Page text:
BACKGROUND: Mentoring nurtures a mentee's personal and professional development. Yet conflation of mentoring approaches and a failure to contend with mentoring's nature makes it difficult to study mentoring processes and relationships. This study aims to understand of mentee experiences in the Palliative Medicine Initiative (PMI). The PMI uses a consistent mentoring approach amongst a homogeneous mentee population offers a unique opportunity to circumnavigate conflation of practices and the limitations posed by mentoring's nature. The data will advance understanding of mentoring processes.
METHODS: Sixteen mentees discussed their PMI experiences in individual face-to-face audio-recorded interviews. The two themes identified from thematic analysis of interview transcripts were the stages of mentoring and communication.
RESULTS: The 6 stages of mentoring are the 'pre-mentoring stage', 'initial research meetings', 'data gathering', 'review of initial findings, 'manuscript preparation" and 'reflections'. These subthemes sketch the progression of mentees from being dependent on the mentor for support and guidance, to an independent learner with capacity and willingness to mentor others. Each subtheme is described as stages in the mentoring process (mentoring stages) given their association with a specific phase of the research process. Mentoring processes also pivot on effective communication which are influenced by the mentor's characteristics and the nature of mentoring interactions.
CONCLUSION: Mentoring relationships evolve in stages to ensure particular competencies are met before mentees progress to the next part of their mentoring process. Progress is dependent upon effective communication and support from the mentor and appropriate and timely adaptations to the mentoring approach to meet the mentee's needs and goals. Adaptations to the mentoring structure are informed by effective and holistic evaluation of the mentoring process and the mentor's and mentee's abilities, goals and situations. These findings underline the need to review and redesign the way assessments of the mentoring process are constructed and how mentoring programs are structured.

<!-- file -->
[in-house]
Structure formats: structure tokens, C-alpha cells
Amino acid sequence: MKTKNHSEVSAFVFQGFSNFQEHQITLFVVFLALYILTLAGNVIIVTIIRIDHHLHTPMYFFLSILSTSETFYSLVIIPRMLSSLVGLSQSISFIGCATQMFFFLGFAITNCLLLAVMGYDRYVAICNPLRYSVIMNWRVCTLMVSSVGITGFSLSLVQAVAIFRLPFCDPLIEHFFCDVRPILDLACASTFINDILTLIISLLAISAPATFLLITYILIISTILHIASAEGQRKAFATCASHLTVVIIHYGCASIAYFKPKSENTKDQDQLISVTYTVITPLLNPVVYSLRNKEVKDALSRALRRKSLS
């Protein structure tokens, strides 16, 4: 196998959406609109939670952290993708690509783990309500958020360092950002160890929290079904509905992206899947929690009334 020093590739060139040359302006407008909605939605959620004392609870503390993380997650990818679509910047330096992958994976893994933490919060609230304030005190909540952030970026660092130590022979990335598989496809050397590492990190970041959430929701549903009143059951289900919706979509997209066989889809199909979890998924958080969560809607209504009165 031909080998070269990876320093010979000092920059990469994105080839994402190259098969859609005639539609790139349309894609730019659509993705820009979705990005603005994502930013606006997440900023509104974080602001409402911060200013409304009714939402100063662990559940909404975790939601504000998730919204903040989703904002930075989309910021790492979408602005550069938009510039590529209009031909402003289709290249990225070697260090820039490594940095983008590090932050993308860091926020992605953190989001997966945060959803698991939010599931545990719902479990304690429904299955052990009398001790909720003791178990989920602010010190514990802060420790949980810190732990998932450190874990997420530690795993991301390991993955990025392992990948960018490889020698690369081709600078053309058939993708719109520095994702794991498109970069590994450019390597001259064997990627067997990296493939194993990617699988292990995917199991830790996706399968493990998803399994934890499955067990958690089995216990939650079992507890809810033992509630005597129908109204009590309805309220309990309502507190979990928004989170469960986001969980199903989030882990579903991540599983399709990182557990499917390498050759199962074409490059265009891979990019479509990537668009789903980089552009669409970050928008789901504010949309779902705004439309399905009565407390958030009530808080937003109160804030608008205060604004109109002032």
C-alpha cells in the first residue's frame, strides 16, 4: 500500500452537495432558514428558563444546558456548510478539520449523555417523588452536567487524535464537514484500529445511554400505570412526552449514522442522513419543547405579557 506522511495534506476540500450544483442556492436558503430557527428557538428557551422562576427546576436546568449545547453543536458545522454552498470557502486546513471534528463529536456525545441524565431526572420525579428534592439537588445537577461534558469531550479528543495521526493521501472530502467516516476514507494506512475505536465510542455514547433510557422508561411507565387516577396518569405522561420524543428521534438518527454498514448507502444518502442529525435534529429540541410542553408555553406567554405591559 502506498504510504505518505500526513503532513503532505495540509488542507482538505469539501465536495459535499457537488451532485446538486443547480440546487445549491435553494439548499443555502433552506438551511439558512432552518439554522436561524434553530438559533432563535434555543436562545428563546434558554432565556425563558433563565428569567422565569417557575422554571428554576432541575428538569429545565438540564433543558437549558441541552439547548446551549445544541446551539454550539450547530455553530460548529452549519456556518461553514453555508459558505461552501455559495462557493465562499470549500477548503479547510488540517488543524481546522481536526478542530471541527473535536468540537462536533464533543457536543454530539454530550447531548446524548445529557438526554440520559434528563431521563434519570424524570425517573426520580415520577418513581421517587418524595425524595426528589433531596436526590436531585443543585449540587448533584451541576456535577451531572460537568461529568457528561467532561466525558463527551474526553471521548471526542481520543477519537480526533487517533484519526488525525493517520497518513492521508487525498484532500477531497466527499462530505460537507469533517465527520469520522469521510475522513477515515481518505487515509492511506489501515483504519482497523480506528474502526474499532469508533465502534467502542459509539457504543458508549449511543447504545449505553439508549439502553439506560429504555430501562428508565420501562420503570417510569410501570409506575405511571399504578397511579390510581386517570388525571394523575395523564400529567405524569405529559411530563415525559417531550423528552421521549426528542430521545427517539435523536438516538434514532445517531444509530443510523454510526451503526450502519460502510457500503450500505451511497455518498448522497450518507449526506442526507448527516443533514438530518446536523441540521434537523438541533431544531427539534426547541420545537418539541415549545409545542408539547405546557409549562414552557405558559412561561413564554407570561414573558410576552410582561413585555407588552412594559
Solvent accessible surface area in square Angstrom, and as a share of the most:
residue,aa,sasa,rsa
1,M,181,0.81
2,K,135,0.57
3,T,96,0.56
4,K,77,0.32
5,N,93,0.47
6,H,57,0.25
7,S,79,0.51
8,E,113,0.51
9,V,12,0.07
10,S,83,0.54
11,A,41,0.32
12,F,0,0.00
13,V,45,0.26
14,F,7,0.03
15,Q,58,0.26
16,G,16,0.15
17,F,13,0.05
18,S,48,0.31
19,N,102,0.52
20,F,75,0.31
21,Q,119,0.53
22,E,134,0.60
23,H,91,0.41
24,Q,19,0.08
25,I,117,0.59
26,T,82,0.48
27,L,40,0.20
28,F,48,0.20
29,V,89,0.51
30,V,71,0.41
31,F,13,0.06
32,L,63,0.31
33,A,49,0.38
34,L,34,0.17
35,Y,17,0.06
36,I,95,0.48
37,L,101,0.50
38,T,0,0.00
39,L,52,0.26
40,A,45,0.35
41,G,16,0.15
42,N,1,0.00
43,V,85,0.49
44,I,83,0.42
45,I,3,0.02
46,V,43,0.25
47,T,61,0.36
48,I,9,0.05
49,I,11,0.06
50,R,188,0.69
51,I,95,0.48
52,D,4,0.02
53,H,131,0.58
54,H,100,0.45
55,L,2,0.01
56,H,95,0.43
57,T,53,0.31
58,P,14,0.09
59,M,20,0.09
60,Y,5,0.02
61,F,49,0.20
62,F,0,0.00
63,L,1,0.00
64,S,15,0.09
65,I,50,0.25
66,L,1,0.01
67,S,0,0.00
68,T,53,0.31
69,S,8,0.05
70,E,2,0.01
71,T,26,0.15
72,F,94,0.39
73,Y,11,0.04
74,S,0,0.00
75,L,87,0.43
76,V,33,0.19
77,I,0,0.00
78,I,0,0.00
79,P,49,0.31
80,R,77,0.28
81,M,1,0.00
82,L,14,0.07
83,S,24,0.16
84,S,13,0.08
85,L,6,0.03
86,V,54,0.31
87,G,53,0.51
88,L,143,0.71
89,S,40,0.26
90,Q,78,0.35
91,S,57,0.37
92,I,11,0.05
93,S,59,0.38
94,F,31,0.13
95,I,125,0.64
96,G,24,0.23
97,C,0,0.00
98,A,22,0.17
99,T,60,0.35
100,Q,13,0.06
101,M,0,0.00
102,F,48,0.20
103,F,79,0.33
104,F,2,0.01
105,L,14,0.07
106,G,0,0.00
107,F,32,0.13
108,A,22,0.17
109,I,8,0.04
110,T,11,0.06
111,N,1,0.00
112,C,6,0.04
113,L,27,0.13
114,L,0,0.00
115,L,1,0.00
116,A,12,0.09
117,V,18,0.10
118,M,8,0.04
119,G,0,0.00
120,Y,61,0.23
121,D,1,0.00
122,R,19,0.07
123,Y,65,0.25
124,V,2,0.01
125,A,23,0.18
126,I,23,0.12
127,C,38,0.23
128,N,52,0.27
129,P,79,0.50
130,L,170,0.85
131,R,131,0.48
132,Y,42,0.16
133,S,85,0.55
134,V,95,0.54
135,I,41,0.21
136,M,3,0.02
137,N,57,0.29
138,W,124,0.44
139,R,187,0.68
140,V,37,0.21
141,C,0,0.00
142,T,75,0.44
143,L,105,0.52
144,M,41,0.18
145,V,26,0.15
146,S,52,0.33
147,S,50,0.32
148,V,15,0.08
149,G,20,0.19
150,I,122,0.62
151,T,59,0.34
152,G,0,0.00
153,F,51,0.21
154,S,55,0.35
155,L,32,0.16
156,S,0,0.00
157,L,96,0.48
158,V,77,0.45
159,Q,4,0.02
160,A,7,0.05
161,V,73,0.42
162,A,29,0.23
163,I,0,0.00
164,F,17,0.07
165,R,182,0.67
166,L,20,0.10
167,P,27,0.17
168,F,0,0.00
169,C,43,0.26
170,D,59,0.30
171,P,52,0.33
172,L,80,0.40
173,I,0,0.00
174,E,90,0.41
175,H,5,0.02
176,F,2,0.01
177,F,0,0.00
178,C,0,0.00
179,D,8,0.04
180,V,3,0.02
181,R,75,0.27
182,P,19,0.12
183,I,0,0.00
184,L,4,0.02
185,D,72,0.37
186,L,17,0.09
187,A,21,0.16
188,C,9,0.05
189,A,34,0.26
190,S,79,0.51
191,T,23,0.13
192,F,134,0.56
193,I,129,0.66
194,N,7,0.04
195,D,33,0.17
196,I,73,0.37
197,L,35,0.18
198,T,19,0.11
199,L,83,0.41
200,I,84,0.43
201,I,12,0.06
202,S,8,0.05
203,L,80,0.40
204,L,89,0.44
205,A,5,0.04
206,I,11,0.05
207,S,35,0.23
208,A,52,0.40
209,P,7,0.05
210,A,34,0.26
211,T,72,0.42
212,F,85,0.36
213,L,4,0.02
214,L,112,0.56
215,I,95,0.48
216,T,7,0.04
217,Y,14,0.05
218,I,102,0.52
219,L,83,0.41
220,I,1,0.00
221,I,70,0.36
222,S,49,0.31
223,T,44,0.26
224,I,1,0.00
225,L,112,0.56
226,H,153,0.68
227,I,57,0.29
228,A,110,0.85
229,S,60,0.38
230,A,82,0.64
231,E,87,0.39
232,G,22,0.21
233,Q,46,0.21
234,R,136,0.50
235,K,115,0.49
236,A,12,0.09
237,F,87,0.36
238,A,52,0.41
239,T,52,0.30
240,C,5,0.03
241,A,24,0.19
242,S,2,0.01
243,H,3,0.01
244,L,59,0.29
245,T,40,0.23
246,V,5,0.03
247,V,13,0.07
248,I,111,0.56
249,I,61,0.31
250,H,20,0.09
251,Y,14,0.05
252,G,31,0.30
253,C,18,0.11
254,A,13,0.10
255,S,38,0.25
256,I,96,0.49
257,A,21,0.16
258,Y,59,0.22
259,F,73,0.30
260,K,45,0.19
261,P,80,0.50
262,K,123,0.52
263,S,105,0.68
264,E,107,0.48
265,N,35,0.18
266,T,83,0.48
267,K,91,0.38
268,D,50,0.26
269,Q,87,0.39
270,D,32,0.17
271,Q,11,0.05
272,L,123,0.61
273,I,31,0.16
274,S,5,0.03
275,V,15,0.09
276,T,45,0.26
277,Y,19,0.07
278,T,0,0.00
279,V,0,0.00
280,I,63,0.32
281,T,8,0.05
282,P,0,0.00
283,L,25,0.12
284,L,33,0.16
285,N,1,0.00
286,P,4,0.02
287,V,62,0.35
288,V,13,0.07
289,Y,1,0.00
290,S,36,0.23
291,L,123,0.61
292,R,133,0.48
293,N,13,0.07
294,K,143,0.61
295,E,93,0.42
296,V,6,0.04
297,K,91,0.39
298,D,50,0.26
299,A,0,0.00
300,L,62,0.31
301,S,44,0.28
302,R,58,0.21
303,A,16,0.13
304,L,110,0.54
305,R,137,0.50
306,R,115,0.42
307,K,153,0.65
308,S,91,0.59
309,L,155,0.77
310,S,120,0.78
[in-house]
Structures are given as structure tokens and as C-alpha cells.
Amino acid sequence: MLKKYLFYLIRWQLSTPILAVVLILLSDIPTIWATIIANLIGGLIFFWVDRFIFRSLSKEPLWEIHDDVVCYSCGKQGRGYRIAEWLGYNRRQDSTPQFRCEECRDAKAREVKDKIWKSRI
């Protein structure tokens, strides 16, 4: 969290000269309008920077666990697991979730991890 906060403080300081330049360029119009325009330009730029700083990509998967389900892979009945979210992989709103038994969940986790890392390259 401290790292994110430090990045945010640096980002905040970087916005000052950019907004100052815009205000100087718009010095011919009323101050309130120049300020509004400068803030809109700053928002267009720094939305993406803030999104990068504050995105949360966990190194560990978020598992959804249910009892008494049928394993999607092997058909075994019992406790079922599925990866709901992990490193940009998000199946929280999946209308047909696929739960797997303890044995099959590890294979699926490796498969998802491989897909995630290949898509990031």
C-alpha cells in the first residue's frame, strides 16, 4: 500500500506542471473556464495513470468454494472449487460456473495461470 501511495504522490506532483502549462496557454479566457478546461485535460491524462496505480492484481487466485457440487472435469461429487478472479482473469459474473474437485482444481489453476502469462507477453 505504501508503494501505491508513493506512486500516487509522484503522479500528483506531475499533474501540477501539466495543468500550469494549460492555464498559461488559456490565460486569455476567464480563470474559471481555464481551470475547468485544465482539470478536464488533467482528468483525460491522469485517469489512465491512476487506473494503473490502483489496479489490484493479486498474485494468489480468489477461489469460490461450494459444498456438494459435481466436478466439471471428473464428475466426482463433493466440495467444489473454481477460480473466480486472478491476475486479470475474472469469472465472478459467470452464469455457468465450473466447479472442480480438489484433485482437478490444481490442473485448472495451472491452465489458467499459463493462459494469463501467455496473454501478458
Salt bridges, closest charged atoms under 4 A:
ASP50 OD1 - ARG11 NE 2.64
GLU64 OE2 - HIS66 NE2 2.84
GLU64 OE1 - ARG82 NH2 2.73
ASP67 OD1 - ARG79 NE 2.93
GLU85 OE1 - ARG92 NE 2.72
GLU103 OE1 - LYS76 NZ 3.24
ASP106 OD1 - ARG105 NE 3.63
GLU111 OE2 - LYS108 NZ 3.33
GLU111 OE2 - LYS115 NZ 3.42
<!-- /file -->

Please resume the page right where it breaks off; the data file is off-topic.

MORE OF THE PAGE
BACKGROUND: Personal experiences with death and dying are common among medical students, but little is known about student attitudes and emotional responses to these experiences. Our objectives were to ascertain matriculating medical students' experiences with death and dying, describe the range of students' emotional responses, and identify reactions, behaviors, and perceived roles related to these and future experiences with death.
METHODS: We provided a writing prompt to newly matriculated medical students asking them to "reflect on experiences you may have had with family or friends near the end of life." Content analysis was performed to identify themes in the responses.
RESULTS: The 104 students in the entering class submitted 90 individual free-text responses (87%). Most (57%) students specifically mentioned at least 1 personal experience with death, with a range of emotional responses including sadness (29%), surprise (14%), and guilt (12%). Distinct themes emerged on content analysis including personal experiences with death, anticipated response to death in future, changes in body or mind of the dying person, thoughts and observations about others, and cognitive or existential responses. Few students wrote about religion or spirituality (8%) or palliative or hospice care (2%).
CONCLUSIONS: An understanding of students' premedical school experiences and emotional reactions to death may help educators frame curricula around end-of-life care. Educators could apply enhanced awareness to help students process their own experiences as they begin caring for patients and to focus on areas that were underrepresented in students' comments, such as religion, spirituality, palliative care, and hospice.
BACKGROUND/AIM: Appropriate decision-making in end-of-life (EOL) care is essential for both junior and senior physicians. The aim of this study was to compare the decision-making and attitudes of medical students with those of experienced general practitioners (GP) regarding EOL-care.